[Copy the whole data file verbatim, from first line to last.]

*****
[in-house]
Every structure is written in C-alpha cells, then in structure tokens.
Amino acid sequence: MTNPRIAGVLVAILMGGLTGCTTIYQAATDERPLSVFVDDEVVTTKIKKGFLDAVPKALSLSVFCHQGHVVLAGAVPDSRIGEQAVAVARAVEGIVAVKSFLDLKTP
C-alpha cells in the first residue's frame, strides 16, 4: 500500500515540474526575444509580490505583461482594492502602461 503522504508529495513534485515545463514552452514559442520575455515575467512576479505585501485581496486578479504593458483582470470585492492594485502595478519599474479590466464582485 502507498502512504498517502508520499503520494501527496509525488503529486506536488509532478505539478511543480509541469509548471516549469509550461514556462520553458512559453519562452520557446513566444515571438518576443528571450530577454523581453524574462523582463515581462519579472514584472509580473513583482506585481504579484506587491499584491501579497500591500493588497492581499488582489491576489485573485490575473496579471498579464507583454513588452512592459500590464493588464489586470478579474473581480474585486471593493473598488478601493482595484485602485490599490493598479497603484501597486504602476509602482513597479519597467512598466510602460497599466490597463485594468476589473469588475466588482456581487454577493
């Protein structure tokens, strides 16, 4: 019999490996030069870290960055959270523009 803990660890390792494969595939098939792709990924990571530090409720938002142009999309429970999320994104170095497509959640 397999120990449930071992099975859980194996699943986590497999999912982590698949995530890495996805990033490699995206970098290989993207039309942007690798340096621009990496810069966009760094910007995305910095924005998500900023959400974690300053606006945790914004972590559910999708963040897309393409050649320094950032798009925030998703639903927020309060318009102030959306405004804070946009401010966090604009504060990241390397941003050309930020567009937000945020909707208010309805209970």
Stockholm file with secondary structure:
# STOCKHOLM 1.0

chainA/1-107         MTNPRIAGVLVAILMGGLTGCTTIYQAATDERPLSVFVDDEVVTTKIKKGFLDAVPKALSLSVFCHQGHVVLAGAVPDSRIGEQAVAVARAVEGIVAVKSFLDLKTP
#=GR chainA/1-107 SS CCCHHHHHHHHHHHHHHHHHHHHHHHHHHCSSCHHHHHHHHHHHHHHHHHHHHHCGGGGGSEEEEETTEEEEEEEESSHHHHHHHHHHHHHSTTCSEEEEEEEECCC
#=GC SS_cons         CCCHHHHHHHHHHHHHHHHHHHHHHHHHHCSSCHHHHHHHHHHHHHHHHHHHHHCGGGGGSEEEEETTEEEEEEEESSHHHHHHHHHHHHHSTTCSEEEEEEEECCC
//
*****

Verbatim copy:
[in-house]
Every structure is written in C-alpha cells, then in structure tokens.
Amino acid sequence: MTNPRIAGVLVAILMGGLTGCTTIYQAATDERPLSVFVDDEVVTTKIKKGFLDAVPKALSLSVFCHQGHVVLAGAVPDSRIGEQAVAVARAVEGIVAVKSFLDLKTP
C-alpha cells in the first residue's frame, strides 16, 4: 500500500515540474526575444509580490505583461482594492502602461 503522504508529495513534485515545463514552452514559442520575455515575467512576479505585501485581496486578479504593458483582470470585492492594485502595478519599474479590466464582485 502507498502512504498517502508520499503520494501527496509525488503529486506536488509532478505539478511543480509541469509548471516549469509550461514556462520553458512559453519562452520557446513566444515571438518576443528571450530577454523581453524574462523582463515581462519579472514584472509580473513583482506585481504579484506587491499584491501579497500591500493588497492581499488582489491576489485573485490575473496579471498579464507583454513588452512592459500590464493588464489586470478579474473581480474585486471593493473598488478601493482595484485602485490599490493598479497603484501597486504602476509602482513597479519597467512598466510602460497599466490597463485594468476589473469588475466588482456581487454577493
């Protein structure tokens, strides 16, 4: 019999490996030069870290960055959270523009 803990660890390792494969595939098939792709990924990571530090409720938002142009999309429970999320994104170095497509959640 397999120990449930071992099975859980194996699943986590497999999912982590698949995530890495996805990033490699995206970098290989993207039309942007690798340096621009990496810069966009760094910007995305910095924005998500900023959400974690300053606006945790914004972590559910999708963040897309393409050649320094950032798009925030998703639903927020309060318009102030959306405004804070946009401010966090604009504060990241390397941003050309930020567009937000945020909707208010309805209970």
Stockholm file with secondary structure:
# STOCKHOLM 1.0

chainA/1-107         MTNPRIAGVLVAILMGGLTGCTTIYQAATDERPLSVFVDDEVVTTKIKKGFLDAVPKALSLSVFCHQGHVVLAGAVPDSRIGEQAVAVARAVEGIVAVKSFLDLKTP
#=GR chainA/1-107 SS CCCHHHHHHHHHHHHHHHHHHHHHHHHHHCSSCHHHHHHHHHHHHHHHHHHHHHCGGGGGSEEEEETTEEEEEEEESSHHHHHHHHHHHHHSTTCSEEEEEEEECCC
#=GC SS_cons         CCCHHHHHHHHHHHHHHHHHHHHHHHHHHCSSCHHHHHHHHHHHHHHHHHHHHHCGGGGGSEEEEETTEEEEEEEESSHHHHHHHHHHHHHSTTCSEEEEEEEECCC
//